Alliant Quality leverages community partnerships to engage patients in diabetes self-management.
Collaborator (Non-Members)Alliant Quality staff, “1016 in 2016” campaign advisory board members, community partners, Medicare beneficiaries
More than 700,000 people in Georgia and North Carolina have been diagnosed with diabetes, which is the seventh leading cause of death in both states. Alliant Quality’s goal is to increase our reach and depth in both states, empowering and educating people to make lasting behavior changes that will improve health outcomes and quality of life.
We want to decrease the risk of complications related to diabetes; these complications may include lower leg amputations, stroke, heart attack, blindness, and kidney failure. We are working to help people with diabetes take control of their condition so they can live longer, healthier, productive lives.
Location: Atlanta, Georgia
Type: Quality Innovation Network – Quality Improvement Organization (QIN-QIO)
Setting: Statewide in Georgia and North Carolina, urban and rural locations
Alliant Quality has a contract with the Centers for Medicare & Medicaid Services to improve health outcomes for the residents of Georgia and North Carolina through quality improvement strategies, patient and family engagement, and technical assistance to community providers at all levels of care.
What We Tried
Alliant Quality engaged several partners in Georgia and North Carolina that had similar goals for improving the health outcomes of people with diabetes. Since we knew there were many more stakeholders to identify for collaboration, we created a campaign to generate excitement, expand partnerships, engage new stakeholders as partners and spread the work further and deeper in both states. Our campaign is named 1016 in 2016: Diabetes – I’m in Control! The 1016 refers to the number of Medicare beneficiaries we are targeting to graduate from our diabetes self-management education (DSME) classes by the end of 2016. We first held an “interest call” with our current partners, which was successful. We had a kick-off call in January 2016 with all identified partners and stakeholders in Georgia and North Carolina—a total of 56 attendees on the call. Our “ask” was for help in identifying more stakeholders in the community who had similar goals so we could reach out to them and align our work as partners. We also asked for volunteers to be a host site for DSME classes. In addition, we presented our campaign at a regional sustainability meeting and a state conference, which has generated a lot of interest.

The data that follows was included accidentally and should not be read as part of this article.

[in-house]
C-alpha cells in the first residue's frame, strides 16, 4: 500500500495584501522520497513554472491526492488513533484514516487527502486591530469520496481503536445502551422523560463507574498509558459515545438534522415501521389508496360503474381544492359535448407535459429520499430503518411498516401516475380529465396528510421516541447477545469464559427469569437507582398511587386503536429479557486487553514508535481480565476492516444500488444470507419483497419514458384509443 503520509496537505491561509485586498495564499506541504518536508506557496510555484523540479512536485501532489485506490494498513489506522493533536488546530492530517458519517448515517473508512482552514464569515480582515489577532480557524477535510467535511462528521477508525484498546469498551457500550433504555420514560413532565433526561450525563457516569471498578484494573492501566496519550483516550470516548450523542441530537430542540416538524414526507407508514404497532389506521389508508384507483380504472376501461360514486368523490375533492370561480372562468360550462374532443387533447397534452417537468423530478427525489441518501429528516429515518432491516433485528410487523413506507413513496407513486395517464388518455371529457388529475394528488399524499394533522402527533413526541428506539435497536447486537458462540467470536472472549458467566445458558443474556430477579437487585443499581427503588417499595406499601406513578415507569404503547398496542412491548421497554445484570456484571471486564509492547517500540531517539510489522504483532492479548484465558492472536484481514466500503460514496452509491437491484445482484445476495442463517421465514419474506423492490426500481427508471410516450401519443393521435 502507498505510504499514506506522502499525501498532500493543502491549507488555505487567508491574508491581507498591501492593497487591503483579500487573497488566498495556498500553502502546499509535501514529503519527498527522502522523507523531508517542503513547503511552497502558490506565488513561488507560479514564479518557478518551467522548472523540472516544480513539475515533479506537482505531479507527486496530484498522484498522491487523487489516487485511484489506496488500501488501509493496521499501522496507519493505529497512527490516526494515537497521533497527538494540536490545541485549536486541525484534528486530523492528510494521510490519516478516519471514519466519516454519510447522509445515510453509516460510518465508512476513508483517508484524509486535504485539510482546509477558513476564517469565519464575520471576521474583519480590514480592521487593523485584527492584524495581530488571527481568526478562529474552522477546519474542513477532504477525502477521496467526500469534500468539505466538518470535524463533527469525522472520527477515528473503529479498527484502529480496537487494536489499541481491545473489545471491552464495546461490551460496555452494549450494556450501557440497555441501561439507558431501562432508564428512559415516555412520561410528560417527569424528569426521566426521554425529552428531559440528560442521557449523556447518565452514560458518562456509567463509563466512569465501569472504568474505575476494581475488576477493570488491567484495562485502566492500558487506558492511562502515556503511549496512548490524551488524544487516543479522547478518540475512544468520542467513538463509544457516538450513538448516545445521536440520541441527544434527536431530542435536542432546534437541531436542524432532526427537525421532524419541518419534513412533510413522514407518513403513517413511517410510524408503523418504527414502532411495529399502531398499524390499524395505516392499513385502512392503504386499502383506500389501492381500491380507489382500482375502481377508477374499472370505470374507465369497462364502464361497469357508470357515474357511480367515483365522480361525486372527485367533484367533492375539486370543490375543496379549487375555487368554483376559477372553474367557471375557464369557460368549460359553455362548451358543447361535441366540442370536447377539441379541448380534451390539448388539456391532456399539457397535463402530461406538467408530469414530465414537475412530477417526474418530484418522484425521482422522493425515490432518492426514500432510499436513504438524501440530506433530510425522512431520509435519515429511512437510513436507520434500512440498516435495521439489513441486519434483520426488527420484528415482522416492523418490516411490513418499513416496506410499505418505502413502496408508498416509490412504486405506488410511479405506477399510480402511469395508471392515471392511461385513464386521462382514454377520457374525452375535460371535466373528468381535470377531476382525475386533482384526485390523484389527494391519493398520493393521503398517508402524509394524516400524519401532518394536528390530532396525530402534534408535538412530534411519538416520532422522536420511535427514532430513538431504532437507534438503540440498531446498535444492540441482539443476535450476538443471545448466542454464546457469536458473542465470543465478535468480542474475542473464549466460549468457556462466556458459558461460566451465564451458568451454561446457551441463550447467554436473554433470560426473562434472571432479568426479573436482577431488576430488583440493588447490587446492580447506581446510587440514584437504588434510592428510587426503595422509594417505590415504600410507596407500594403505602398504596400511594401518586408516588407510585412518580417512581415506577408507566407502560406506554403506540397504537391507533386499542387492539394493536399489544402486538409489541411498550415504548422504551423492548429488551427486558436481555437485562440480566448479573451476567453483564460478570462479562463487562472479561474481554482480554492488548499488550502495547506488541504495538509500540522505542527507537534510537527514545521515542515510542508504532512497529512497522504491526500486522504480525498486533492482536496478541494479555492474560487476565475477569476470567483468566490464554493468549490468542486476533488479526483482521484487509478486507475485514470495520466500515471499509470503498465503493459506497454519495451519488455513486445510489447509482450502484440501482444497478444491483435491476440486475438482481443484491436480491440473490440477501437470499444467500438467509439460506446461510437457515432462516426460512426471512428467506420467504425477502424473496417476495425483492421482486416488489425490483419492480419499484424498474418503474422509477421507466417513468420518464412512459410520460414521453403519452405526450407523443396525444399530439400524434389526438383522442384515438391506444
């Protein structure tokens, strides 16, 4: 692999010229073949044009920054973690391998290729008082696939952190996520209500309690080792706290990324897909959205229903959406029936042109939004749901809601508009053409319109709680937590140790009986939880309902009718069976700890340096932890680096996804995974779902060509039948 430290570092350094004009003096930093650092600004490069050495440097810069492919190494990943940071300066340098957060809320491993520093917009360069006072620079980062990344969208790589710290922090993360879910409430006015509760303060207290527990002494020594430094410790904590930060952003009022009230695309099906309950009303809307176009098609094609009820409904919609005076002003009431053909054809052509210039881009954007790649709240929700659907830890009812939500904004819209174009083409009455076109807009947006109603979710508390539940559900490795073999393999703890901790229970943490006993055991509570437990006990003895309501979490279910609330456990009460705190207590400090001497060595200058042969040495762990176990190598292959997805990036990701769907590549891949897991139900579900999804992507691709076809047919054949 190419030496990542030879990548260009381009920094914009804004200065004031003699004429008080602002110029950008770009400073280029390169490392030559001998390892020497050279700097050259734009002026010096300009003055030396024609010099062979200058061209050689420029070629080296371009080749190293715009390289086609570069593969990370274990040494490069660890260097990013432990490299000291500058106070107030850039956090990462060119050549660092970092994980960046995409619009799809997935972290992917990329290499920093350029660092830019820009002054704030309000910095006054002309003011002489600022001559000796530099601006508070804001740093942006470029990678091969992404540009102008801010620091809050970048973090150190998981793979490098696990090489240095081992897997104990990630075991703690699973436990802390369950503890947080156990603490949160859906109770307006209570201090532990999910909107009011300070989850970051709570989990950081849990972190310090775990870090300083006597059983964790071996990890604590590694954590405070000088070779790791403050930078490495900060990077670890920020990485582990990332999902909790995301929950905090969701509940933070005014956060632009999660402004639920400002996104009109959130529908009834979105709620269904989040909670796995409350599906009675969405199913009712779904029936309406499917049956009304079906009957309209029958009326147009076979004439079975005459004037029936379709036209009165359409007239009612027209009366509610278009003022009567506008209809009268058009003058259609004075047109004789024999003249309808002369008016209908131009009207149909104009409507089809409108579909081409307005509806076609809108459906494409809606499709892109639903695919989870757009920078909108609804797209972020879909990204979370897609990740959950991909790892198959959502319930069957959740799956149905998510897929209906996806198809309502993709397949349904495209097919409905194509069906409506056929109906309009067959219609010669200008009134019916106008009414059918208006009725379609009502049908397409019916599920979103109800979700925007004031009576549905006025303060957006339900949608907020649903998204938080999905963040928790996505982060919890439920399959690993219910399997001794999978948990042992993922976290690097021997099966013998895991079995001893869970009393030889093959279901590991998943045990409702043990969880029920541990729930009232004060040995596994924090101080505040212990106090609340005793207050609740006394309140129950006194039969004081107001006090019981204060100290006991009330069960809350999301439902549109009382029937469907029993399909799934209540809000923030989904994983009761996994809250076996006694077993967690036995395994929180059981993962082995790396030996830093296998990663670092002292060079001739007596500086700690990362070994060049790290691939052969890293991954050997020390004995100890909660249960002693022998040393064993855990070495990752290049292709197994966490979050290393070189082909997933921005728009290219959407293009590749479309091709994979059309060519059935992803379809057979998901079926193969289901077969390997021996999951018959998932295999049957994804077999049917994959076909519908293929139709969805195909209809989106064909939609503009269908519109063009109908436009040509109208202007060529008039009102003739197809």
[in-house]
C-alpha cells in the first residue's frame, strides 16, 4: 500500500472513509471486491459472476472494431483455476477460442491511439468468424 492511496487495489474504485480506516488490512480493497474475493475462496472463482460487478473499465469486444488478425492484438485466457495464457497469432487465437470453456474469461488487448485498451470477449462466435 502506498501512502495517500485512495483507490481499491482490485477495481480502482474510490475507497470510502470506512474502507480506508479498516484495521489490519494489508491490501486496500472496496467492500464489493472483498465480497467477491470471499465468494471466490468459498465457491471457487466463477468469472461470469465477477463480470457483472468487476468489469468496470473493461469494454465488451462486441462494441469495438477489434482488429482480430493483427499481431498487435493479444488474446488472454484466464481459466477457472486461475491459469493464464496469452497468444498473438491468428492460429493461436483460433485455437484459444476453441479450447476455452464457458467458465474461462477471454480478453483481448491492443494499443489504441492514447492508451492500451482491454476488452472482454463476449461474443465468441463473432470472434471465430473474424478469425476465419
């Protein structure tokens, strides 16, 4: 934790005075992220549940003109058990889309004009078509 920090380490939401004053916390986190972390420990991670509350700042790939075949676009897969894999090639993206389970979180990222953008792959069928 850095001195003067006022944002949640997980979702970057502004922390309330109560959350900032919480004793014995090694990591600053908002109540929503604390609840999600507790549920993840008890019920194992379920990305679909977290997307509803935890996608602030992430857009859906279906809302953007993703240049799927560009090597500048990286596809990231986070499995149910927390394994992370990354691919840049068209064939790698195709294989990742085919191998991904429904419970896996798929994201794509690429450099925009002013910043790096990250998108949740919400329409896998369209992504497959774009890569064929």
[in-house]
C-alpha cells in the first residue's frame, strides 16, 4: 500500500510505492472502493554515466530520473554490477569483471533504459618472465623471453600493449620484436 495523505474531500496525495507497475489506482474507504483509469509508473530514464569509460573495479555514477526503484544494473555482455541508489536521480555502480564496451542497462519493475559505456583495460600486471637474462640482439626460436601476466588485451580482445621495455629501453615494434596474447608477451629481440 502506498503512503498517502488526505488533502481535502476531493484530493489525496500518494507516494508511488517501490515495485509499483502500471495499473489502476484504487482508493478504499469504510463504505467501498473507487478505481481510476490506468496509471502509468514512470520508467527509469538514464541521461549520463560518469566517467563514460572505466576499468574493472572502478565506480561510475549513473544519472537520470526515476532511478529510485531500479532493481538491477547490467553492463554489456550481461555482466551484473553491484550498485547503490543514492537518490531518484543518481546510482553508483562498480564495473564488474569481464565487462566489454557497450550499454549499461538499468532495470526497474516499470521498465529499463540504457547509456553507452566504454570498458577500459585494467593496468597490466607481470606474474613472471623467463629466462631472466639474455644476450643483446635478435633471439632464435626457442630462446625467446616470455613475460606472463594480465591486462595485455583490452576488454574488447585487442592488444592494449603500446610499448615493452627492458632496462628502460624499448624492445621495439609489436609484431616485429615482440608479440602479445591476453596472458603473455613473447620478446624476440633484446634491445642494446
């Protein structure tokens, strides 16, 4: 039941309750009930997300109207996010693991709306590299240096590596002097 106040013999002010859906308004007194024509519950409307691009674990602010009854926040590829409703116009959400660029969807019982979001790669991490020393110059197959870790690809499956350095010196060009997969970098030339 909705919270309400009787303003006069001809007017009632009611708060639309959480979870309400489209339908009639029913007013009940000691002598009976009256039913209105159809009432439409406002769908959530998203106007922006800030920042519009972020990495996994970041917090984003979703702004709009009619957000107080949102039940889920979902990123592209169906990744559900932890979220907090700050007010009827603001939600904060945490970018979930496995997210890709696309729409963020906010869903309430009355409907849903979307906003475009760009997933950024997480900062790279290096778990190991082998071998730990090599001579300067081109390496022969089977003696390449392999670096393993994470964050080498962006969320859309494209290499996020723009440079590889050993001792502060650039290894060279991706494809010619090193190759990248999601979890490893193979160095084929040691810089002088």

Although our campaign is just several weeks old at this point, we now have nine volunteer advisory board members, including one who is a Medicare beneficiary. We want to ensure that a “patient voice” is included in our work. The advisory board meets monthly to review data and discuss next steps and strategize. We will provide quarterly webinars to all partners and stakeholders and any interested persons in the community. These webinars will review the campaign status, solicit ideas on how to spread the campaign further, discuss available resources, brainstorm ideas to overcome barriers and develop action items and next steps.
In Georgia, since January 2016, 13 Medicare beneficiaries have graduated from a DSME class, and 11 DSME classes are scheduled to graduate before the end of April. In North Carolina, 58 Medicare beneficiaries have graduated from a DSME class since January 2016, and 11 DSME classes are scheduled to graduate before the end of April.
We distribute a monthly newsletter that contains community events in both states, locations of DSME classes, locations of peer educator training classes, data on meeting our goals, and submissions from the advisory board.
Here are a few testimonials the campaign has received:
“I am thrilled to be a part of your ‘1016 in 2016’ campaign, and I believe that it aligns with much of the work we are doing here at our organization”.
“Thank you for your efforts in making our peer educator class so successful. I’m really charged up!”
“I work for a primary care physician group. I would be very interested in participating on your committee/board. We are researching strategies we can include to improve the care of our diabetic patients.”
Partners are enthusiastic about working together on this important topic. Helping people with diabetes improve their health is a large task – none of us can do it alone!
Start with already-established partnerships. Invite these partners to a pre-kick-off call to determine interest. Ask for volunteers to be on an advisory board and use their knowledge of the community to expand your program’s reach. Invite all stakeholders, partners, beneficiaries and their families, staff, and providers from all levels of care to the kick-off call. Maintain momentum with newsletters, listservs, webinars and continued outreach. Share your message with other organizations by asking to be on their meeting agendas to present your program/campaign/project.